Acing Online Interviews on Zoom, Skype, and Video Calls | Mary Daphne | Skillshare

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Acing Online Interviews on Zoom, Skype, and Video Calls

teacher avatar Mary Daphne, YouTuber/ Entrepreneur / Comm. Coach

Watch this class and thousands more

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Taught by industry leaders & working professionals
Topics include illustration, design, photography, and more

Watch this class and thousands more

Get unlimited access to every class
Taught by industry leaders & working professionals
Topics include illustration, design, photography, and more

Lessons in This Class

29 Lessons (40m)
    • 1. Why this Course is Different

      4:32
    • 2. Online Interviews are Harder than You Realize

      0:55
    • 3. What Makes Online Interviews Unique

      2:18
    • 4. Relevance to In-Person Interviews

      0:36
    • 5. Come Prepared

      0:54
    • 6. Do Your Research

      1:53
    • 7. Develop Your Angle

      2:02
    • 8. Don't Memorize

      1:06
    • 9. Open with Confidence

      0:31
    • 10. Tell Me About Yourself

      2:08
    • 11. How Did You Hear About Us

      0:35
    • 12. Why Are You Qualified

      1:06
    • 13. Convey Your Authentic Self

      0:48
    • 14. Candidness

      1:21
    • 15. Humility

      1:42
    • 16. Thoughtfulness

      1:21
    • 17. Why Personal Connections Matter

      1:00
    • 18. How to Establish a Personal Connection

      1:36
    • 19. Conclude Memorably

      0:40
    • 20. Ask Good Questions

      1:29
    • 21. Create a Reason to Follow Up

      1:27
    • 22. Configure Your Virtual Setup

      1:06
    • 23. Optimize Your Internet Connection

      1:50
    • 24. Get a Real Mic

      1:09
    • 25. Establish a Professional Setting

      1:07
    • 26. Fix Your Lighting

      1:04
    • 27. Look into the Lens

      1:46
    • 28. Closing Thoughts

      0:58
    • 29. Go Get Em!

      0:59
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About This Class

Phew, it’s just an online interview. That’s way easier than an in-person interview, right?

WRONG!

Contrary to popular belief, online interviews can be much more difficult than in-person interviews.

Sure, you COULD take an online interview in your living room in your PJs. But doesn’t mean you SHOULD.

The stakes for online interviews are just as high as in-person ones, and the virtual format comes with a host of unique challenges.

So don’t make the mistake of underestimating your next online interview.

This Explearning course draws from Greg and my combined experience navigating highly selective recruiting processes, on both sides of the table. We get deep into the head of the interviewer to understand what they are looking for in candidates.

It’s packed with original insights and powerful, actionable strategies to equip you for success.

You'll find this course valuable if you match any of the following criteria:

  1. You’re searching for a new job
  2. You expect to encounter online interviews during that process
  3. You want a higher success rate with your online interviews
  4. You want to make a great impression over video chat, or
  5. You’re familiar with web conferencing technology and want to make that tech work for you rather than against you

It's also important to note that, even if you plan to do your interviews in-person, you'll still find tons of value in this course, so don't let that be a barrier for you. The vast majority of the strategies in this course, like developing an elevator pitch, apply to all interview formats.

If you are deeply invested in supercharging your online interview skills, this is the course for you.

Meet Your Teacher

Teacher Profile Image

Mary Daphne

YouTuber/ Entrepreneur / Comm. Coach

Teacher

Mary Daphne is CEO and Co-Founder of Explearning, a platform for developing personal and professional social skills.

With an Ed.M in Applied Linguistics, Mary Daphne has over a decade of experience working in cross-cultural corporate communications as well as television and live broadcasting. She loves exploring the intersection of language, culture, and social interaction.

Alongside her corporate engagements, Mary Daphne has spent the last decade designing social skills, public speaking, cross-cultural communications, and business communications courses. Her lessons leverage technology, empirical research, and data-backed teaching methodologies to produce high-value outcomes for her students and clients.

Mary Daphne is a native New Yorker and an avid traveler. In h... See full profile

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Transcripts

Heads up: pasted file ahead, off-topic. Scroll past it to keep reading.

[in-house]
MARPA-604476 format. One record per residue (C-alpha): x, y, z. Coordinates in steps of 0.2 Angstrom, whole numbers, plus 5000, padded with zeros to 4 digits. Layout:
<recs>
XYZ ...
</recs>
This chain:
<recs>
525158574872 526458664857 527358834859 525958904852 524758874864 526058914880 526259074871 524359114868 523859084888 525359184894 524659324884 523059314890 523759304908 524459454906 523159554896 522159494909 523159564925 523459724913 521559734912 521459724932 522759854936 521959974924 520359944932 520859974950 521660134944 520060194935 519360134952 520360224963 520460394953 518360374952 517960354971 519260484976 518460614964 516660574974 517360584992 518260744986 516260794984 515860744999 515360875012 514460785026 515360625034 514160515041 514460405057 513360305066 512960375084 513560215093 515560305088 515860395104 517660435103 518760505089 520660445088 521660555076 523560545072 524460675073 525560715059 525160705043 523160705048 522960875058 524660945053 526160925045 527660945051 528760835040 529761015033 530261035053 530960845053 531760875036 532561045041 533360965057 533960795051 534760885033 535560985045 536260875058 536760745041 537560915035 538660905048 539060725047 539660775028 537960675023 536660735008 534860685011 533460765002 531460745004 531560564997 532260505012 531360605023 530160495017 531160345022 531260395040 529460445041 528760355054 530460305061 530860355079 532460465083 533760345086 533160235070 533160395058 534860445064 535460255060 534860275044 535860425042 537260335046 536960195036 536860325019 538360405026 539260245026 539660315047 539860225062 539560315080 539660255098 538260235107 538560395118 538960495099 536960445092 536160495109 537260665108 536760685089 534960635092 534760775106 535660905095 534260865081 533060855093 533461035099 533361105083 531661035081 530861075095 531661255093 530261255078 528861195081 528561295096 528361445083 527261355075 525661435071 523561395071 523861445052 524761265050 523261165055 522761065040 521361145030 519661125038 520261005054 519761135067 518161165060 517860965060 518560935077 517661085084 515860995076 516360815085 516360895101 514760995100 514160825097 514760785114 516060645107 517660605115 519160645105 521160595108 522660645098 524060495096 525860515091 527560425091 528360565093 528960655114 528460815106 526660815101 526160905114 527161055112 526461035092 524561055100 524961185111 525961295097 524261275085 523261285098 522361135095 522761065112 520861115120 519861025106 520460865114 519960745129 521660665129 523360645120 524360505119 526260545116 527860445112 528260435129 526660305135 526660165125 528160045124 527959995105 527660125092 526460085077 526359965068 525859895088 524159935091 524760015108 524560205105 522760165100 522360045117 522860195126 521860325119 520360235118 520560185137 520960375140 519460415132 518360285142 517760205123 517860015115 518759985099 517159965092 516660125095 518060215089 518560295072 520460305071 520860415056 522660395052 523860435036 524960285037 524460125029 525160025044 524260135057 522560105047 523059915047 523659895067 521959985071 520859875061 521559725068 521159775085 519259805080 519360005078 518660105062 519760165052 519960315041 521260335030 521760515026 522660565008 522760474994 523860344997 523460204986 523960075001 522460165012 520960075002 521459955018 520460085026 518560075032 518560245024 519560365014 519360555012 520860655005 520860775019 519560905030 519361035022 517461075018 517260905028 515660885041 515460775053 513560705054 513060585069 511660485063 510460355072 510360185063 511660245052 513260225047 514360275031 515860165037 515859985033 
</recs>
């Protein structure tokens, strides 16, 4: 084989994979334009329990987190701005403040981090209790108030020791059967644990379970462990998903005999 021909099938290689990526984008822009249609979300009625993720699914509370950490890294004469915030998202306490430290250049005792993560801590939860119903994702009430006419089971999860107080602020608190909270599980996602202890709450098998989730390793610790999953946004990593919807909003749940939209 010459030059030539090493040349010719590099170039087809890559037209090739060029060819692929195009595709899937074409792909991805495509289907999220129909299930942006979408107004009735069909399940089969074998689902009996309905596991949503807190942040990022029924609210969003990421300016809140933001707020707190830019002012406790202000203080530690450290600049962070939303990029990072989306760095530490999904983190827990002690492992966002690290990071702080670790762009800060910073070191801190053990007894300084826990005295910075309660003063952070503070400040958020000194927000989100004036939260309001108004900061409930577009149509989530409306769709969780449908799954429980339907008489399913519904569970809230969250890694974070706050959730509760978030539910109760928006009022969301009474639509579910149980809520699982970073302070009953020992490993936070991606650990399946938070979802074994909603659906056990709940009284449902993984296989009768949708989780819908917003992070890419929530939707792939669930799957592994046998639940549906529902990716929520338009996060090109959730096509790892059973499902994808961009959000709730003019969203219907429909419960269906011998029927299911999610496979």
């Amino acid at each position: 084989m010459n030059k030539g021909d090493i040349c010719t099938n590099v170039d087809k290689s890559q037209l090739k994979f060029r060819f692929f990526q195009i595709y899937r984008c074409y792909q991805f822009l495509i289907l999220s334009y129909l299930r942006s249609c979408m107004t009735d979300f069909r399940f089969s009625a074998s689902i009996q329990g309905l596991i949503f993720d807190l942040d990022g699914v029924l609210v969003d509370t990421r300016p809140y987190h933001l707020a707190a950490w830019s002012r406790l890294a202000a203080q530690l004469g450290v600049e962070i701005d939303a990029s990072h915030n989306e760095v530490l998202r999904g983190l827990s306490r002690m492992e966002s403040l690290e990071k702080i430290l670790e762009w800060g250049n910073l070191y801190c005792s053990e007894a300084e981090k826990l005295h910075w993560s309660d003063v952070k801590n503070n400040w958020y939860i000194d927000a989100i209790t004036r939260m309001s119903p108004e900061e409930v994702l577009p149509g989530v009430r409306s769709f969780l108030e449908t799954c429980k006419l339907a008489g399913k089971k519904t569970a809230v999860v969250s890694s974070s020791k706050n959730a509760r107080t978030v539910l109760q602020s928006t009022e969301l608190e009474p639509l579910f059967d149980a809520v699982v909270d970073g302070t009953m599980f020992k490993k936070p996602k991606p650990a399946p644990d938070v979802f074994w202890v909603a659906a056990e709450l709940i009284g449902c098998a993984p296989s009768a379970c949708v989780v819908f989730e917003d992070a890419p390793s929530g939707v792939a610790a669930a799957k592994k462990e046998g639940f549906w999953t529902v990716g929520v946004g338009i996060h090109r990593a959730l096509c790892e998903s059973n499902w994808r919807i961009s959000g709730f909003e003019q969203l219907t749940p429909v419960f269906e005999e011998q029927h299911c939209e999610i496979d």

1. Why this Course is Different: Welcome to this course on async, online interviews on zoom, Skype and video calls. Now, before we jump into things, let's address the elephant in the room. I know there are a ton of resources already out there on kicking butt in interviews. This one's better. Well, actually, I'll let you make that call. But when I can guarantee is that this course is original, We're going to get deep inside the head of the interviewer to understand what they're looking for and how we can make a lasting impression on them. And we're convinced that even the most seasoned candidates, we'll get a ton of value out of this course. We also wanted to create a resource that addresses online interviews, specifically, since there isn't much out there on that. So in this course we're going to go into the nuances of what makes online interviews unique. To kick things off, let's do introductions and show why we bring a fresh perspective on the topic. I'm Greg, co-founder and chief operating officer of exploring a online platform for developing professional and personal social skills. I have an MBA from the Wharton School of Business at the University of Pennsylvania. And prior to explore learning, I was COO of a New York tech start-up which was acquired in 2018. While at that company, I develop HR systems and interviewed hundreds of candidates on a wide range of roles, might combined experiences navigating highly selective Recruiting Systems has provided me with battle tested insights in what makes for a great interview and how to equip yourself for success. Now, I'll hand it off to marry Daphne to introduce herself. Hi everyone. I'm married. Daphne, MD for short. I'm co-founder and CEO at explaining. I have an advanced EDM in Applied Linguistics from Columbia University. And prior to exploring, I ran a marketing department, global educational conglomerate. I was also a TV anchor for a national news broadcasting company. And I've taught English on a Fulbright and communications for over a decade. During that time, I screened hundreds of students, clients, and contractors across a wide range of industries. My diverse background has afforded me a unique perspective on how to stand out in competitive hiring environments. And I'm super excited to share my key takeaways with you in this course. Before committing your valuable time to something like this, it's important to determine if the course content is a fit for you. So let's quickly run through that evaluation. You'll find this course valuable if you match any of the following criteria. One, you're searching for a new job to you expect to encounter online interviews during that process. Three, you want a higher success rate with your online interviews for you want to make a great impression over video chat. Or five, you're familiar with web conferencing technology and want to make that tech work for you rather than against you. It's also important to note that even if you do plan to do in-person interviews, you'll still find tons of value in this course. So don't let that be a barrier for you. This course is broken down into seven core components, each with its own set of subtopics that we're going to explore. Specifically will be covering the following topics. What makes online interviews difference? Coming prepared, opening with confidence, conveying your authentic self, establishing a personal connection, concluding the interview memorably, and optimizing your virtual setup. To be respectful of your time, we've done our best to keep this course shorts. And to the point, as a result, some of the content may be more dense than you're used to. So feel free to slow the video down or re-watch any section that you didn't fully grasp, there's no better time than now to get started. So we recommend that you jump into the next lesson to kick things off. 2. Online Interviews are Harder than You Realize: online interviews are harder than you realize. A common misconception people have is that online interviews are easier than in person interviews because they don't feel as formal or immediate. Now, this could not be further from the truth. In many ways, all mine interviews require much more skill and attention to pull off. Ultimately, your goal with an interview is to convey to the interviewer who you are and why you're qualified for the role. For a variety of reasons, an online interview makes this process much more difficult to achieve. So don't make the mistake of underestimating online interviews. In this section, we will discuss what makes online interviews challenging, and in subsequent sections, we'll discuss important steps you can take to address these challenges. 3. What Makes Online Interviews Unique: the most obvious, and also the most important difference between online interviews and in person interviews is the presence of a screen between you and the interviewer. This screen introduces a variety of challenges, a lot of which have to do with our evolutionary biology. As social creatures, humans have evolved to interact in physical spaces. Before we have language, we learned to read each other's faces, gestures and vocal sounds. And finally, enough. Not much has changed since then. Even today are words Onley convey 7% of our meaning. The remaining 93% of our meeting is conveyed through body language and tone of voice. This is crucial to understand when it comes toe online interviews when communicating over video chat or even more so the phone. We lose a ton of data about each other because we can't see or hear each other as well as we would converse ing in person. This means that when we do online interviews are words carry more value than they would in person, so we need to choose our words wisely. Each one counts more than you think. Likewise, we need to make a special effort to express their body language and tone of voice through the camera so that they could be interpreted properly even when there's a poor connection. This situation is similar to the challenges of Ah, Hollywood actor versus a Broadway actor with a Hollywood actor. The camera is right up in their face so they can be very subtle with their voice and body language. A small twitch of the mouth or I is easily visible to the audience. A Broadway actor, on the other hand, has to speak much more clearly and exaggerate their motions that the audience members sitting far away could still understand what the actor is trying to express in an online interview. Imagine you're the Broadway actor. You need to go the extra mile to ensure the digital space between you and the interviewer is not interfering with your ability to communicate clearly and confidently. Later on. In the course, we'll talk about how to optimize your set up to achieve just that 4. Relevance to In-Person Interviews: we're often asked if our online interview strategies also apply to in person interviews. The answer is absolutely yes. Virtually everything that makes for a good online interview also makes for a successful in person interview. Well, we pay special attention in this course to the mechanics specific toe online interviews. Keep in mind that the majority of the content focuses on concepts that apply toe all interview formats. So if you can master the strategies of online interviews, you'll be even more prepared for in person interviews. Talk about a win win, right? 5. Come Prepared: before we go any further, let's make one thing clear. The surest way to do well in an interview is to come prepared when you come prepared. Your thoughts are clear and organized. You lay a strong foundation that ensures you get off on the right foot. You also feel much less anxiety because you know that you've done everything in your power to do well. Ah, prepared candidate appears professional and confidence. The preparation phase of the interview is something that we have complete control over. So the responsibility is on you to make the best of it in this section will discuss some of the best ways to come prepared. 6. Do Your Research: companies want candidates who are passionate about the mission of the company. They want candidates who fit into their culture. They want candidates who understand and even better use their products and services. They want candidates who closely track their industry and are plugged into the emerging trends. To prove you are this type of candidate, you need to do your research. Start with the company website, especially the about US page. Also check out the press or media relations section to see the latest PR and company news run through the company's social media accounts, including Linked In and Facebook. Do a search of the company in Google to see what articles fill the first page, switch over to the news tab and check that out, too. Check the company out on review sites like Trust Pilot and Cap Terra to see how customers engage with their products, scan their glass door profile to see what employees have to say about them. The key here is to get yourself into the shoes of the company and its employees. In your head. You want to feel like you've already worked there for years by doing this. When it comes time for your interview, you can demonstrate your depth of knowledge and enthusiasm for what it is that that company does. 7. Develop Your Angle: When you write an essay, your thesis is the main point you want to make in an interview. Your angle is essentially your thesis for why you're a good candidate. Anything you say in your interview should somehow reinforce this thesis. Your angle should closely align with the values and priorities of the company, which you've already researched. Ideally, your angle is original and memorable, but most important, it should honestly reflect your motivation for applying to the job. A common mistake that novice interviewers make is that they do more telling than showing. Telling is listing your accomplishments and skills showing is describing a challenging project and how you overcame those challenges to get a great outcome. Telling is boring and vague, and it's essentially regurgitating what's on your resume showing is engaging and detailed. It's centered around anecdotes that illustrate your passion and abilities. The best way to make sure that you're showing is to come up with a list of common questions , group them into themes and for each theme, have a go to story for it In your stories. Be specific about the challenge, what actions you took to overcome the challenge and how those actions achieved a positive outcome. These stories ensure that you are showing what you've accomplished rather than just telling 8. Don't Memorize: Another novice mistake is to try to memorize all of your answers. The risk with memorizing your answers is that you'll sound stiff and rehearsed. Unless you're a professional actor, it's likely to bore the interviewer and negatively impact your aura of authenticity. We'll talk about authenticity a little later. The other major risk is that if you're asked ah question you weren't expecting, you'll scramble toe. Apply one of your memorised answers, and chances are it won't quite work. Or worse yet, you might experience a brain freeze, which will be uncomfortable for you and the interviewer. That's why stories are so powerful you don't need to memorize them. Instead, build each story around one main point you want to drive home than let those stories flow out of you organically as the interview unfolds. 9. Open with Confidence: first impressions are important. Most people make up their mind about someone within the 1st 30 seconds of interacting with Um, for that reason, you want to do everything you can to start the interview off on the right foot. In some ways, it's a bit like giving a speech. You want to engage the audience right off the bat so that they're motivated to listen throughout. The entire speech in this section will go through some of the common opening questions in interviews to make sure that you give the best first impression you can. 10. Tell Me About Yourself: one of the most common questions you'll be asked at the start of an interview is. Tell me about yourself now. This is a very open ended question, which makes it challenging, but fear not. We have a template for you to nail this. To answer this question, we recommend a concise 32nd elevator pitch of what you want the interviewer to know about you fun side note. The term elevator pitch comes from the classic situation where you meet someone important in the elevator and you have 30 seconds between entering the elevator and leaving it to make a positive impression on that person. Hence, it's a pitch you give in the elevator. Your elevator pitch should be a narrative centered around the angle that you've established for yourself during your preparation period. Use this angle to construct an honest version of yourself that demonstrates that you're a match for this role that you're interviewing for in your pitch. Highlight two or three aspects of your personal and professional history that show you're an interesting person whose values, skills and interests are aligned with that of the company. These aspects are essentially your supporting arguments for your thesis about why you're a good candidate. Remember, you only have 30 seconds before you lose their attention. So you'll want to choose your words carefully. In fact, because this pitches on Lee 30 seconds and delivery here really matters. This is one of those rare situations we actually do. Want to memorize? Your answer? Yeah, yeah, I know We just told you not to memorize your answers, but hey, rules are meant to be broken, right? Anyhow, to avoid your pitch sounding rehearsed, practice it so many times that saying it feels as natural as breathing. This can take several hours of practice over several days, but it's worth the investment Now. Onley will your pitch sound boss and interviews. It's also something you can whip out next time you run into someone that you want to impress and say an elevator 11. How Did You Hear About Us: Another common question you'll hear is. So how did you hear about us? Treat this question as an opportunity to show how passionate you are about the company and the industry and have fun with this. For example, you could describe a story from your childhood that sparked your interest in the industry. Or you could launch into an amazing customer experience he had with the company's product that totally changed your life. The goal is to prove to the interviewer that your interest and motivations for working at that specific company are genuine. 12. Why Are You Qualified: one of the scarier questions you'll encounter is what makes you qualified for this role. This is where you want to talk about your specific skills that make you a good candidate. Make sure you understand the prep quiz. It's for the rule that you're applying to so that you know what skills to prioritize when you answer this. Remember, this isn't a high school application you don't want. Provide an extensive laundry list of all the various skills you have and the fact that you have black belt in karate. Instead, focus on two or three very specific skills that are critical for the role. If you lack expertise specific for the role, that's not necessarily a deal breaker. Smart employers know that skills are learned on the job. What matters much? Maura's the candidates attitude. So be upfront about your skill gap and prove to the interviewer that you're a quick learner and are highly motivated to develop any skills required for that position. Once again, this is a place for stories could be very powerful because they show your experience and ability to convert your go getter attitude into riel outcomes. 13. Convey Your Authentic Self: when it comes to a successful interview. Authenticity is one of the best ways to make a great impression. Authentic people know who they are and don't pretend to be anyone they aren't. They exude confidence and transparency, which sets the interviewer at ease and paves the way for open and engaging conversations. All of us have the ability to project authenticity. But when we're nervous or feel insecure, it can be tough to dio in. This section will run through some of the most common qualities of authentic people and how to demonstrate that you have those qualities. 14. Candidness: honesty is your ally in interviews. Humans in general and hiring managers in particular are excellent lie detectors. If they detect any dishonesty that will dramatically increase the odds of a rejection. Moreover, when we aren't being completely honest, were often expressing discomfort and that discomfort gets picked up by the interviewer, and it doesn't reflect well on us. By contrast, when it's clear you are being honest, especially when answering challenging questions like explaining an employment gap, you earn major points with the interviewer. Honesty and candidness are signs of confidence and moral integrity, both qualities that interviewers love. So if you don't understand something, they asked, get clarification. Or if you simply don't know the answer, let them know you'll get back to them after the interview once you've had some time to think about it. At the end of the day, the point of an interview is to see if you are a fit for the role. So if you misrepresent yourself and still get the job, you risk landing up in a position that might be a bad match for you, which actually ends up hurting you in the long run. 15. Humility: similar to honesty. Humility is a powerful signal of confidence and competence. People who are brave enough to admit when they're wrong, who aren't afraid to say, I don't know and who approach problems collaboratively make great employees. By contrast, people with big egos tend to create friction on teams and make a bad impression on clients . So make an effort to Devin Street humility during your interview. This doesn't mean you shouldn't talk about your accomplishments. You absolutely must do that. But it's important to frame your accomplishments as the fruits of collaboration, hard work, learning or perseverance rather than a result of your God given talents. Likewise, air on the side of using us and we language rather than I and me language because that shows you recognize the importance of teams and suggests you work well with others. Another way to demonstrate your humility is to express your eagerness to learn. There's no need to pretend that you know all the answers. It's much more admirable to say that you passionately seek solutions to unsolved problems. After all, great problem solvers make great employees 16. Thoughtfulness: In today's world of knowledge workers, interviewers are looking for intelligent candidates who think before they act. They want individuals who value quality over quantity. They want individuals who weigh the risks against the opportunities to make smart, informed, data driven decisions. To prove your this type of person, you need to demonstrate your thoughtfulness. A great way to do this is to take a deliberate pause when answering their questions. Instead of immediately launching into an answer, ask for a moment to jot down your ideas before responding. This ensures your responses organized. It also demonstrates to the interviewer that you put riel thought into it. Likewise, don't say more than you need Teoh. Your responses to their questions should be succinct and to the point. If you catch yourself rambling on without making a clear point, that's a good indicator that you should take a bit more time before answering. The next question. Remember, you're not being evaluated on how much you say, but instead on the quality of what you say. For this reason, less is often best 17. Why Personal Connections Matter: as social creatures, Humans thrive on personal connections. The closer we feel to someone, the more favorably we'll think of them. A great example is a sibling or relative that you don't get along with. They may do things that drive you nuts, yet you still can't help but love them. While not nearly as extreme in an interview, this same concept applies. The more you can connect with the interviewer on a personal level, the more likely that person is to give you a positive evaluation. In other words, developing a personal connection with the interviewer provides an opportunity that is totally independent of your qualifications to improve your chances of being accepted. And to some extent, this makes sense. If you can connect with the interviewer on a personal level, chances are you could do the same with other employees, and that suggests you'll mess well with the team. So make it an explicit goal of establishing a personal connection with your interviewer. 18. How to Establish a Personal Connection: establishing a personal connection with someone is easier than you might think. The key is to identify some type of commonality between you and that other person. A common way to do this is to learn a bit about their background and then figure out if there's any overlap with yours. Typically, the interview will provide a brief background on themselves at the start of the interview, so listen carefully to what they say even better. If you know ahead of time the name of the person who will interview you, you should absolutely study their LinkedIn and social media profiles to identify points of commonality. Baby had the same major in college or lived someplace near where they worked or once lived where they lived. Maybe you're both bands of the same sports team were traveled to the same exotic location. Or you could both be a middle child or speak the same foreign language. Or you both love tennis if you simply don't know anything about the background and they're not willing to share that at least tried to identify commonalities in your way of thinking . To do this, get their opinion on something related to the job or industry something they care about, and then see if they agree with your opinion. If they don't agree, that's fine. Choose a different topic and try again. You'd be surprised at how people who seem totally different from you can still share similarities with you. So work hard to identify those similarities. And once you find them, make a big deal about it. The more meaningful the connection feels, the more it'll work in your favor. 19. Conclude Memorably: it's important to recognize that the interviewer won't remember every detail about your interview. In fact, they're likely to remember very few specific aspects of it. Instead, they're going to recall the interview with a generalized sense of whether it went well or not. One of the most effective ways to ensure that Generalized Sense is a positive one is to conclude the interview memorably, This is actually very similar to giving a speech. You don't want to end on a Dole flat note. Instead, you want to end with something inspiring and motivational. 20. Ask Good Questions: So if your goal is to be memorable, the Q and a part of the interview is vitally important. It's almost always at the end of the interview, and it's a terrific opportunity toe. Leave the interviewer with a great impression. Moreover, the Q and A tends to be a little less scripted, so you can have a bit more control over the flow of it. Of course, you want to be respectful of the interviewer's time, and there may not be much time left for Q and A, which is why it's critical that you prepare questions ahead of the interview this way. You aren't left fumbling when it's time for Q and A. That said, some of the best questions come organically from the conversation you had during the interview. Questions like thes show that you were listening and engaging with the interviewer. So what makes a good question? Good questions are thoughtful. Original, an open ended focus on industry trends, the strategic objectives of the company, the needs of its customers and how your role fits into the bigger picture. Your questions to get the interviewer thinking and bonus points if you can provide them an opportunity to talk about their own accomplishments, which everyone loves to dio a couple of good questions and accompanying conversation can transform a mediocre interview into a superlative one. 21. Create a Reason to Follow Up: Once the interview is over, you may feel like your job is done, but it's not. Your goal after the interview is to stay top of mind with the interviewer. The first and best way to do this is to write a high quality thank you email, which must be sent within 48 hours of the interview. Don't make the email generic. Instead, spend some time reflecting on your conversation so that you can make it insightful and original. Remember, this email is one of your final opportunities. Toe leave a lasting impression on the interviewer because your opportunities for follow up are limited. A great strategy with this email is to plant an unanswered question or open item that you plan to do future research on this way. A week or two later, you can circle back to that email with the results of your research. By doing so, you put yourself back on the interviewer's radar and demonstrate that you're still interested. Also, by taking that initiative without being prompted, you show your proactive and hold yourself accountable for the deliver Bols, you commit. Teoh 22. Configure Your Virtual Setup: up to now, we've talked a lot about strategy. We're now going to shift gears to discuss the more mechanical aspects of online interviews . Where's the previous sections? Applied to both online and in person interviews? This section is focused primarily on optimizing your online video call delivery. What's great about this portion of the course is that the content applies toe all video calls, not just interviews. So if you do a lot of videoconferencing for your job, this will be very relevant for that as well. For the most part, we aren't going to reference specific product brands because technology is constantly evolving and the best product now might be old news next year. Instead, we'll introduce you to the fundamental concepts, and then we'll leave it up to you to research the best options in those product categories by the time you watch this course. That said, one product review website that comes highly recommended is wire cutter operated by the New York Times, which does a great job highlighting the best products across a wide range of categories. So we encourage you to check that out. We have no affiliation with them. We just love the work 23. Optimize Your Internet Connection: the most important variable in your online interviews set up is the quality of your Internet connection. You actually don't need a ton of bam with anything over two. MBPs or megabits will suffice. Do a search for Internet speed test and choose one of the top results to see what your Internet is running out. If your net connection clocks in at below two MBPs, there are a few things you can try to do to speed things up. First close. Oh, any other open applications on your computer, including all your open browser tabs? Most APs these days use Internet, so by shutting them off, you prevent them from hogging valuable bandwidth and has added, Plus, you free up more CPU processing power for whatever application you're using to stream your video call. Next. Ensure that you're getting a strong WiFi signal on your laptop by moving closer to your WiFi router and switching to the five gigahertz band if you have one. If that still doesn't help, you can try plugging directly into your router using an Ethernet cable. But you'll probably need an Ethernet USB adapter for that. Just search USB Ethan adapter in Amazon. You can also make sure that everyone else in your house using the WiFi is off the device during your call. Or at least ask him to not stream music or any videos, because both of those take up a ton of bandwidth. If you simply can't get it up to the two megabits level, consider doing a video call at a different location, such as a friend or family members house. You could, of course, also consider public areas like coffee shops. But be aware that the wife I could be really unreliable, and you'll have to contend with unexpected background noises and activity like sirens blaring and babies crying. 24. Get a Real Mic: Once you've gotten your Internet connection dialed in, it's time to focus on sound quality. Believe it or not, good sound quality is more important than good video quality. You don't need studio grade equipment, but the better you sound, the better impression you'll make upgrading from your belt in laptop mike to a USB plug and Mike can go a very long way. Your voice will go from sounding tinny and scratchy to clear and robust. A strong, clear voice projects confidence and shows the interviewer that you mean business. You should be able to find a high quality mike for under 50 bucks. Just run a search on Amazon for something in the 30 to $50 range that has high ratings. If you often deal with background noise, you're probably better off with a USB headset, which is better at filtering out background noise. A quality headset may run you a little bit more, but you should be able to find a solved one for around 50 to $80. Either way, if you plan on doing a lot of interviews or video calls in general, a good mike is a great investment 25. Establish a Professional Setting: Another often overlooked aspect of online interviews is your professional setting. This includes both your image frame and your background. When it comes to framing, you want to be close enough to the camera that the interviewer can make out your facial expressions but sufficiently far enough away that they can see your whole face and the tops of your shoulders. A good rule of thumb is to think about a professional headshot like your Lincoln picture. That should be roughly what you're aiming for. As for the background behind you, simple is best plain. White is fine, and it's certainly safe. But don't be afraid to spice it up just a little bit with something like a plant or a neutral piece of art. In terms of what you wear, stick with the same entire you'd wear in an in person interview. You might be tempted to dress down if you're doing the call at home or somewhere casual. But it's important to show respect for the interviewer and demonstrate that you value the time they're taking to learn more about you. Thus, it's always safer to air on the side of dressing smart 26. Fix Your Lighting: When it comes to lighting, make sure your faces well lit so that the interview you can see it clearly. Avoid light that comes straight from above because that can cause deep shadows under your eyes. Likewise, avoid light that comes from only the left or right side, because that can cast the other side of your face in shadow. You also don't want bright lights behind you, such as a bright window, because that will screw with your exposure. The camera will try to adjust the back room light, and it'll cause your picture to peer much darker. If you're doing an interview during the day, go for soft natural light near a window that gets in direct sunlight. Face the window so that the light illuminates both sides of your face evenly. If the interviews at night or you don't have a window handy, try placing a lamp or two on the table, potentially stacked on books so that the source of the light is a few feet away and position just slightly above your head. YouTube has plenty of great videos on mastering lighting, so if you really want to nail it, definitely check out a few of those 27. Look into the Lens: just like I Contact is critical during in person interviews. It's equally important during online interviews, but it's harder with online interviews. The reason has to do with the position of the camera versus the position of the person you're speaking to. For example, when you're talking to someone on a laptop or webcam, your camera is often located the top of the screen. Where is the person's face is somewhere down in the middle? This causes that awkward situation where it looks like you're speaking off into space rather than directly to the person on the other end. The solution is surprisingly simple. Look into the camera lens while you talk, but in practice this turns out to be quite difficult because you'll be tempted to look at the person's face while you're speaking. The best thing to do is to position the camera as close to the interviews faces possible. That way, you can look at both the lens and their face at the same time. On a laptop, you can typically dragged the window of the video conferencing software so that the interviewers face is closer to your camera, even if that means the edge of the application has disappeared out of view. If you have notes that you plan to read off of, you should also position those is close to the camera as possible so that when you read the notes looks like you're looking at the interviewer similar to a teleprompter. However you accomplish it by looking into the camera, you'll be looking directly at the interviewer, which signals confidence and professionalism also on the topic of notes. If you'd like to take them on your laptop during your interview, be sure to type softly so that doesn't shake the screen or make a loud clacking noise for the interviewer. Or, better yet, just take notes by hand on a no pet. You can always transcribe them to your computer later. 28. Closing Thoughts: we covered a lot of territory in this course. Don't expect to master all of it on your first run through, go back and review specific sections one at a time. We also encourage you to practice the suggested strategies and exercises with friends and family. Ultimately, the key to a successful interview is to project confidence and competence. To do that, you need to put a lot of work in ahead of time. Research and practice pay huge dividends. The more you run through the process, the better you get at it. So if you feel a bit shaky with some of these strategies, that's completely normal. Just keep at it, and eventually they'll flow through you naturally and organically. Remember, online interviews are in many ways harder than in person interviews, so if you can nail the content in this course, you'll be that much more prepared for your in person interviews. These skills last a lifetime, so you might as well walk them in now 29. Go Get Em!: Wow, You made it all the way to the end. Go You We are so happy you set aside the time to take this course. If you were happy with it, we'd really appreciate hearing what you liked about it in your review. If you have any feedback, please don't hesitate to reach out to us. These courses are living documents, and we're always looking for ways to make them even better. If you want to learn more about our work at exploding, check us out at exploring dot CO. Where we have hundreds of free lessons on personal and professional social skills. You can also subscribe to our YouTube channel exploring with married after me. Finally, if you have any suggestions for other new courses, let us know about that to restructure all of our content around the needs of our students. Thanks again for your time and best of luck with your upcoming interviews